HIV Peer Mentors in Morogoro

As coverage of HIV prevention, care and treatment services expands and programs mature, greater attention is being paid to strengthening the capacity of health systems to provide and sustain high quality HIV and AIDS services, including antiretroviral therapy (ART), prevention of mother-to-child transmission (PMTCT), voluntary medical male circumcision (VMMC), HIV counseling and testing, integration of HIV services with other clinical services, home-based care and community support, injection safety, and medical waste management.

Improvement methods help HIV and AIDS programs to: 1) provide services for all who need them, 2) retain all those who access services in the continuum of care, and 3) achieve optimal health outcomes for all those who are retained in care.  Strategies to improve coverage of HIV-infected mothers by PMTCT services, especially in antenatal care and at delivery, and improve the follow-up of mother-baby pairs can maximize the uptake of PMTCT services and promote HIV-free survival by assuring that all eligible infants and mothers get needed PMTCT services.  Adult treatment, care, and support can be improved by applying a chronic care model to service delivery and strengthening linkages with community and home-based care.

What are we learning about the process of implementing community client led HIV care?

Harriet Komujuni

Quality Improvement Officer, Uganda, USAID ASSIST Project/URC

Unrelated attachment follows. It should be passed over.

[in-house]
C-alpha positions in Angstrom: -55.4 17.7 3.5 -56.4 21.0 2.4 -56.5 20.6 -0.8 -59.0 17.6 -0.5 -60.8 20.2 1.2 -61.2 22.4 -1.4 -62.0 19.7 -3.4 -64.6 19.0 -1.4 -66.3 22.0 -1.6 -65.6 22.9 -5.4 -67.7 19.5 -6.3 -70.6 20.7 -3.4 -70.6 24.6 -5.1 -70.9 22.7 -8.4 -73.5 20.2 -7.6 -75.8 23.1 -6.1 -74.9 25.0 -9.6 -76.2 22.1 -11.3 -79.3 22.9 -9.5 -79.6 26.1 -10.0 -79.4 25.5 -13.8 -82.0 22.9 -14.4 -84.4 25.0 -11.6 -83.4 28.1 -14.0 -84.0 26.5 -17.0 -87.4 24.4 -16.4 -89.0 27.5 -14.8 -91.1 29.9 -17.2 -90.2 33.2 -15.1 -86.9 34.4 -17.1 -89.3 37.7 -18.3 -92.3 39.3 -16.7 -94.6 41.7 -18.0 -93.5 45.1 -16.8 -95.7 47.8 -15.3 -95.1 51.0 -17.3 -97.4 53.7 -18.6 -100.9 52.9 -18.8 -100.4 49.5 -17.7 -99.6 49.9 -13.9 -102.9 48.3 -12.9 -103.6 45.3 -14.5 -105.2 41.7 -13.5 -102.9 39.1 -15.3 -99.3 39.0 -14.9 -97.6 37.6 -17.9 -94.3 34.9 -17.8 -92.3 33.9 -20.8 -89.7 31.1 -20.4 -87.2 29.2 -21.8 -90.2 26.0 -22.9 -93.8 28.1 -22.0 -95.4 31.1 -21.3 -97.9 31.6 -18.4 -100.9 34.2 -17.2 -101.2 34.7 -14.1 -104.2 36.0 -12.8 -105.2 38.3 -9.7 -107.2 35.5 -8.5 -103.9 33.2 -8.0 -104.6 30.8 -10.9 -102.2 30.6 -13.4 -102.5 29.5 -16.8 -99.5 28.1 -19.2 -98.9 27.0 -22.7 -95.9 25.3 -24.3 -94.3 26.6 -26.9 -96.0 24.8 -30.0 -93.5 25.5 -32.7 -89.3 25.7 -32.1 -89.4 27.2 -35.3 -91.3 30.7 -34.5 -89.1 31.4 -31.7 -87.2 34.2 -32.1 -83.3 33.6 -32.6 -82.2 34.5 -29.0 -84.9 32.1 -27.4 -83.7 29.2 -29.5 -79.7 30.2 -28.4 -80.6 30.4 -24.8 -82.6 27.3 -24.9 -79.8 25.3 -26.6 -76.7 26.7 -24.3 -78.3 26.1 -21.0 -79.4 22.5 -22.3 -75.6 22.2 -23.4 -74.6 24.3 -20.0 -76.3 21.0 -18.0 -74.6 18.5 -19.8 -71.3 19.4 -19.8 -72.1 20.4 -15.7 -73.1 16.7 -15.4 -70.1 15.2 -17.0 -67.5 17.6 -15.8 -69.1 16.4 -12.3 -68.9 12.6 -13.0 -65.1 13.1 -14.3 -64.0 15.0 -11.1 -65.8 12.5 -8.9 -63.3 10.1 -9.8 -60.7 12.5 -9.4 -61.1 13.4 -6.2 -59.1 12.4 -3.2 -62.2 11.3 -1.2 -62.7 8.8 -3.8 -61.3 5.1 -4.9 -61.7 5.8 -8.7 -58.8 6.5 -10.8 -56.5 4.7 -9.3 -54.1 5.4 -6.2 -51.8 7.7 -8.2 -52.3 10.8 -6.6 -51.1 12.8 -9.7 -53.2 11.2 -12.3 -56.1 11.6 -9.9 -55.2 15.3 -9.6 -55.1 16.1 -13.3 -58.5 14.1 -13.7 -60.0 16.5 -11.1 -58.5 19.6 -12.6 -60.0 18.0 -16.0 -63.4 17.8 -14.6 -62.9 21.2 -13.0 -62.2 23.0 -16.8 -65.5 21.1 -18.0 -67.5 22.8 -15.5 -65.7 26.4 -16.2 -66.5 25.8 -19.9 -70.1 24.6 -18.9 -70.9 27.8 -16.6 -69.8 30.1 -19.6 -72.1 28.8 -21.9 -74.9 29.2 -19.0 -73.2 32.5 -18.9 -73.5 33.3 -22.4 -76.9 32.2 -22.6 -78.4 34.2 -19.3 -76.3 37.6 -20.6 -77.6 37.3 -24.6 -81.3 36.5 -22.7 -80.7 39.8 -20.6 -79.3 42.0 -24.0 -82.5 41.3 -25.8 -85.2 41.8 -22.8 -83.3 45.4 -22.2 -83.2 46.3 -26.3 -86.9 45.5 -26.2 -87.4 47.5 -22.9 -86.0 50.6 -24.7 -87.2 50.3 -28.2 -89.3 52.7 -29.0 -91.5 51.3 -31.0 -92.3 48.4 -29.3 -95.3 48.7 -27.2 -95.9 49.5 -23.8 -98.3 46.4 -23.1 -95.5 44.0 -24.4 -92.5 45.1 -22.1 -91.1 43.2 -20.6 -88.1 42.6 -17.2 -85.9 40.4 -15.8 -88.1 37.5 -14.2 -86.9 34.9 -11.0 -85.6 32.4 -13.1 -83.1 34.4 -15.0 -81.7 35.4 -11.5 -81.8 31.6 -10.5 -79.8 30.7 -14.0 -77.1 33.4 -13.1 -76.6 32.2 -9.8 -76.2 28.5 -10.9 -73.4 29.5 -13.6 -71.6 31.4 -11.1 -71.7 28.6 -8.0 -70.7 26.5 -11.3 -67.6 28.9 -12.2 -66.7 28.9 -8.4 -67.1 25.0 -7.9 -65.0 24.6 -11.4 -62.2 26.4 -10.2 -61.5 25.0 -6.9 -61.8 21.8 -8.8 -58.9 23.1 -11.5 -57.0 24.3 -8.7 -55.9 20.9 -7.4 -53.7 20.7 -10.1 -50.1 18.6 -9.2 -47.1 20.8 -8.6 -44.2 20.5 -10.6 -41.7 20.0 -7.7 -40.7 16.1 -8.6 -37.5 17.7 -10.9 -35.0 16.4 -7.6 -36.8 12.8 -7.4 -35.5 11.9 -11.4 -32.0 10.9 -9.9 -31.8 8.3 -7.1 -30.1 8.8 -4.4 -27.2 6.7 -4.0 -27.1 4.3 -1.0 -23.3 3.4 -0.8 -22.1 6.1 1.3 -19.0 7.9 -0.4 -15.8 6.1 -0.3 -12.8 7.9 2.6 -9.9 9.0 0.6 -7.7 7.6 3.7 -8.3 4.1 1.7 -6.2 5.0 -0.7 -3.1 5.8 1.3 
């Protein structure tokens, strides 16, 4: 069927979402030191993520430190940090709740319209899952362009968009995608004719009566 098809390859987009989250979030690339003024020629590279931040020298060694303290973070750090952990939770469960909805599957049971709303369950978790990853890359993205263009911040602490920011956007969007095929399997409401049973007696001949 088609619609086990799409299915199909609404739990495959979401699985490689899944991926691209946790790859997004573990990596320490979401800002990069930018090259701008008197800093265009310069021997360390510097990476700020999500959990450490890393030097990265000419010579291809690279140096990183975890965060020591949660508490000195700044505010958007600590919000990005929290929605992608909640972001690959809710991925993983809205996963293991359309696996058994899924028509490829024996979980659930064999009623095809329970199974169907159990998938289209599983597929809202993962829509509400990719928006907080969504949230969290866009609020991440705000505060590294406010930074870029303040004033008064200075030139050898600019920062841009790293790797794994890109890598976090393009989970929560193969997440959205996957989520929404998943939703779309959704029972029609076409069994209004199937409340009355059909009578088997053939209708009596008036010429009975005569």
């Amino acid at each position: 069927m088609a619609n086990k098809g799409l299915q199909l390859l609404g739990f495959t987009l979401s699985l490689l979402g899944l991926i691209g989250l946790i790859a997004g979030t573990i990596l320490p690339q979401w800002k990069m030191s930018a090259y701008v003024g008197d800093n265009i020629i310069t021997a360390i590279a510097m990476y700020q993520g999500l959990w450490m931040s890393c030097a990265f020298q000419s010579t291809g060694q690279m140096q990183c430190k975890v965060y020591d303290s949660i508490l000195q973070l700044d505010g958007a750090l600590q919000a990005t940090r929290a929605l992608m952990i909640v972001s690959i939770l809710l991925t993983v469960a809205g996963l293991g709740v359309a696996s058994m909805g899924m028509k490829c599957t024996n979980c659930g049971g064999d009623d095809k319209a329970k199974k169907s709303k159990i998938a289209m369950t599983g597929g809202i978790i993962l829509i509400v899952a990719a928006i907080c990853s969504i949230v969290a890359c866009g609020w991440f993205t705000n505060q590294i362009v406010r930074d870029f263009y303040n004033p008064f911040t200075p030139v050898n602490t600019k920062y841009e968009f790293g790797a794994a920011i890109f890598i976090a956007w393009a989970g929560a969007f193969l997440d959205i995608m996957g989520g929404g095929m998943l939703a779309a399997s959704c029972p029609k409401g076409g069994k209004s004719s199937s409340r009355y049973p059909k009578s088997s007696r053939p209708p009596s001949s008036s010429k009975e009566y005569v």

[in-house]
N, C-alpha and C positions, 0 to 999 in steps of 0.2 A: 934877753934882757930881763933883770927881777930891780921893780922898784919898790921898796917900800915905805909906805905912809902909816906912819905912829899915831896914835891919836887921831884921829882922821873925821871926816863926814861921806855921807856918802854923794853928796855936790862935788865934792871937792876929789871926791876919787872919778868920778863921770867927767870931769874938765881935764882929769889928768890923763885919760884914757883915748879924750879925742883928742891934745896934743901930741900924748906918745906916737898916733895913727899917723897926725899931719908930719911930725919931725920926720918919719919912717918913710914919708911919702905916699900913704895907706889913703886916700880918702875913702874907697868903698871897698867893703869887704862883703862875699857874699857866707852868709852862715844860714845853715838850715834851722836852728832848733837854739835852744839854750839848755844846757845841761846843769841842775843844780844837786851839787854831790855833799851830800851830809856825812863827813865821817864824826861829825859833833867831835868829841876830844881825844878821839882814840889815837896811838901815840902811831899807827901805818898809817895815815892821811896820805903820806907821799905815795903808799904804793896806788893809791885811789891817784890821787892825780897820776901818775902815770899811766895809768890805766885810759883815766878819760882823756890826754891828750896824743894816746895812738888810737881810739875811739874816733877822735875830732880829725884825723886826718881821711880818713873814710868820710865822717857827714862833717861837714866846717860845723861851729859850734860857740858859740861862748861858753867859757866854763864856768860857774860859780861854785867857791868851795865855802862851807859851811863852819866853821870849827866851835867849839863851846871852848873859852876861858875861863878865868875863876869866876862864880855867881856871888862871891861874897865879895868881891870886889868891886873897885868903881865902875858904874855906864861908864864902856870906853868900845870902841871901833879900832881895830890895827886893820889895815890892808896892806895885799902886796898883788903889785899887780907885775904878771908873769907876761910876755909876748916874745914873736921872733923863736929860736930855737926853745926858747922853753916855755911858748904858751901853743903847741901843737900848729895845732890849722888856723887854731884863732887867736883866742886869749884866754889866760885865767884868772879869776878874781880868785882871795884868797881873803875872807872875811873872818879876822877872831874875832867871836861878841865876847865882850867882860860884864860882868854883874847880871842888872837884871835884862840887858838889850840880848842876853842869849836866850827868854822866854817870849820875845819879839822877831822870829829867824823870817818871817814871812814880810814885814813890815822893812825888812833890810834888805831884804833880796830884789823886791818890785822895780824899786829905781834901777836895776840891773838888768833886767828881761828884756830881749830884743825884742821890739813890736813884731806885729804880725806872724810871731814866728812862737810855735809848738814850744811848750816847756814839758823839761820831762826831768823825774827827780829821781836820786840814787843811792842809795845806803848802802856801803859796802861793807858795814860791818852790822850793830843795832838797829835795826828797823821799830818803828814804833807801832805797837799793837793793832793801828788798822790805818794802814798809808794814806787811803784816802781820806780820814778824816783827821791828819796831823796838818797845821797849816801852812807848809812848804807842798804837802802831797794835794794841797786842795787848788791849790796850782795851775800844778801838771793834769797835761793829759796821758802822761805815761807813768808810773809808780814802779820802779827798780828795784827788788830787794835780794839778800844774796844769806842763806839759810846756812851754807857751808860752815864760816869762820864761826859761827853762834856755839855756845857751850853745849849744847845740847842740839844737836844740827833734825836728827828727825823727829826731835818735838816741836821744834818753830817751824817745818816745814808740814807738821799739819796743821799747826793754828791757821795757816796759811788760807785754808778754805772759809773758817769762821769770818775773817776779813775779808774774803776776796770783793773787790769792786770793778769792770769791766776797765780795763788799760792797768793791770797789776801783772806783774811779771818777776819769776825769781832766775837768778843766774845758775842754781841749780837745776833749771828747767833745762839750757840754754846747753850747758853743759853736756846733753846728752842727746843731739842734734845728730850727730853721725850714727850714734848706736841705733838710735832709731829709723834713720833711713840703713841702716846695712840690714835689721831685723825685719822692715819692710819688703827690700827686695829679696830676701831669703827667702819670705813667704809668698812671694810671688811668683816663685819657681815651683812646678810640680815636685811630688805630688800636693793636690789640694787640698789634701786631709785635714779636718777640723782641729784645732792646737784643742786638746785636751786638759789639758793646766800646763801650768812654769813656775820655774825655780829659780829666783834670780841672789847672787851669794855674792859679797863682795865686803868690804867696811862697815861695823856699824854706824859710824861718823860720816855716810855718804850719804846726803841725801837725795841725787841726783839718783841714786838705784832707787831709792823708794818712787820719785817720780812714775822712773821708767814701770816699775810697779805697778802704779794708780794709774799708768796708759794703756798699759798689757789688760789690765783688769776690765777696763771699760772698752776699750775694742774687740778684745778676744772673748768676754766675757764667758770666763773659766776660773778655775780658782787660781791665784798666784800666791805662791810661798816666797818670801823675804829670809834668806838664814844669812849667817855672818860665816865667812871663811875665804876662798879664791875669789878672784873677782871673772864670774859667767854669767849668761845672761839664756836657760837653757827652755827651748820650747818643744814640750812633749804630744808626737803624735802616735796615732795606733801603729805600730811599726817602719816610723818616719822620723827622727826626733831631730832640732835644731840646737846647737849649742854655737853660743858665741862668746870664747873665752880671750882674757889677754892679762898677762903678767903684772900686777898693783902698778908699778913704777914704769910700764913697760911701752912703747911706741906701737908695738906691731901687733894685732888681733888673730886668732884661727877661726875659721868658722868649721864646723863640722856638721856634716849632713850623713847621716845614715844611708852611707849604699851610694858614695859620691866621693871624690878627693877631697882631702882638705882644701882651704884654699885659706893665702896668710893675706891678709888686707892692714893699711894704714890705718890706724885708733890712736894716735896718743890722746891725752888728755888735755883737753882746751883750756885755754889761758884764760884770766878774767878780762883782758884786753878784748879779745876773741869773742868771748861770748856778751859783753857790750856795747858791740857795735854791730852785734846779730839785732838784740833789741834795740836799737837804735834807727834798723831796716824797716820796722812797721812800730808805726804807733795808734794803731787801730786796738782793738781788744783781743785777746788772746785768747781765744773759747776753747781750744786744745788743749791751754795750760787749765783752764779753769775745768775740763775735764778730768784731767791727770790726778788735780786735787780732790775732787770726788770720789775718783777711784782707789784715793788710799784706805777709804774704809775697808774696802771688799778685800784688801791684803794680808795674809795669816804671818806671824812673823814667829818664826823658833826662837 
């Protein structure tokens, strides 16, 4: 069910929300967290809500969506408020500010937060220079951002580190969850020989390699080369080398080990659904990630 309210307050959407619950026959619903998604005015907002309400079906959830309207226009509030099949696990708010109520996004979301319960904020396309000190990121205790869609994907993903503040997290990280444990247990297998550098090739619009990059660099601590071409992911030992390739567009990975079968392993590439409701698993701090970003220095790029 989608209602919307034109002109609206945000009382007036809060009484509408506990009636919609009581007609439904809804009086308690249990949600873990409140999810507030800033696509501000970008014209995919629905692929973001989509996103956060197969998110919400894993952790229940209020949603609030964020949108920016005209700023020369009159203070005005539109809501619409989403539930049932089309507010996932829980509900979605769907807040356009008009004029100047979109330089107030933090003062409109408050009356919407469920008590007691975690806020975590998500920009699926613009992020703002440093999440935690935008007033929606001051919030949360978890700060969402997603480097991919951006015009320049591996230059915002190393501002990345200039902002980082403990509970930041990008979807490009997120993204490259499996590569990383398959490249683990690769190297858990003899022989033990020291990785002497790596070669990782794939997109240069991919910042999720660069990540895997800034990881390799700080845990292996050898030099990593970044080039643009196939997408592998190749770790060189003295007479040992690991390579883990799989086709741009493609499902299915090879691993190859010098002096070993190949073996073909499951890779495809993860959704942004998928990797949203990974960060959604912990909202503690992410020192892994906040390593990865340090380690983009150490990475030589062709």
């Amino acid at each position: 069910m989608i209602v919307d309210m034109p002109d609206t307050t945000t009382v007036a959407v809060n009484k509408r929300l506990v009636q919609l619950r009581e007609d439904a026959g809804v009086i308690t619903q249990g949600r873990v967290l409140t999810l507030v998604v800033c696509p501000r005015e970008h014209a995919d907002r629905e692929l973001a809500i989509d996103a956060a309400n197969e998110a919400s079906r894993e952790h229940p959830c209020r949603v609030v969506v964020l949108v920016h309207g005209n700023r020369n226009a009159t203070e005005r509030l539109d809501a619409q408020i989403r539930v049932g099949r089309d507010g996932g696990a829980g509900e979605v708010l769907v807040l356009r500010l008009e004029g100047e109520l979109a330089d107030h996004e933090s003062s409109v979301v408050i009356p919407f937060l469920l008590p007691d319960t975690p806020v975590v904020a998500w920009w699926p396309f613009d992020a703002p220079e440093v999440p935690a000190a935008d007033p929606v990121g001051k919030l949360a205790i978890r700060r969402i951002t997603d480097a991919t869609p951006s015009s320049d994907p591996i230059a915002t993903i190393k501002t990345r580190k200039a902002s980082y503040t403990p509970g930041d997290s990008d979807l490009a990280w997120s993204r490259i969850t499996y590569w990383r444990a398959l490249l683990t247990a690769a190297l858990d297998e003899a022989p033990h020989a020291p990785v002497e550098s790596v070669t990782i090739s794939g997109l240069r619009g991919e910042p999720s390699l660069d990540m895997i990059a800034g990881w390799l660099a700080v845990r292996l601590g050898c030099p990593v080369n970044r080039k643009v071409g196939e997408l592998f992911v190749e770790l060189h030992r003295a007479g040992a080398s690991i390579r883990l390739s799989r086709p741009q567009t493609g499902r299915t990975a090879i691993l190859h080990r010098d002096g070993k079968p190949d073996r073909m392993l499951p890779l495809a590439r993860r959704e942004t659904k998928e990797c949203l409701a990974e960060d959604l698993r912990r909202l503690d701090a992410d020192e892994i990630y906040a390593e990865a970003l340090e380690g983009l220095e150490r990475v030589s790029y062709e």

In Uganda, health facilities have traditionally been responsible for distributing antiretroviral medications (ARVs) to HIV-positive clients; however, the health facilities are often crowded, which can lead to delays in service and discourage clients from adhering to their lifesaving antiretroviral treatment (ART). To reduce congestion within health facilities and better distribute essential medications to those in need, the new ART policy guidelines recommend a differentiated care approach to HIV care and treatment.

8th South Africa AIDS Conference

Durban, South Africa

Join us at the Southern African AIDS Conference in Durban!

We will be sharing lessons learned from providing continuous quality improvement technical assistance to voluntary medical male circumcision (VMMC) sites in South Africa to improve service quality and client safety.

Learn more:


Improving voluntary medical male circumcision standards adherence and post-procedure follow-up in Uganda: A mixed methods study

Voluntary medical male circumcision (VMMC) has been demonstrated to reduce the transmission of HIV by 60% from HIV-positive women to HIV-negative men. Scaling up VMMC services requires that they be of high quality, socially accepted, and effective.

Success story: All she needed was continuous engagement with the health facility to achieve HIV viral load suppression

At Palabek-kal Health Center IV in Northern Uganda, 40% of the children and adolescents (2-19 years old) in care have a high (non-suppressed) viral load. A.D (Initials of her name), an 8 year old, has been on anti-retroviral therapy (ART) since June 2013. She is an orphan who lost both her parents to HIV/AIDS at a tender age of 3 years, and is being taken care of by her 60 year old maternal grandfather. In May 2016, following a viral load test, A.D.’s results, at 3,427 copies/ml of blood, confirmed a high viral load.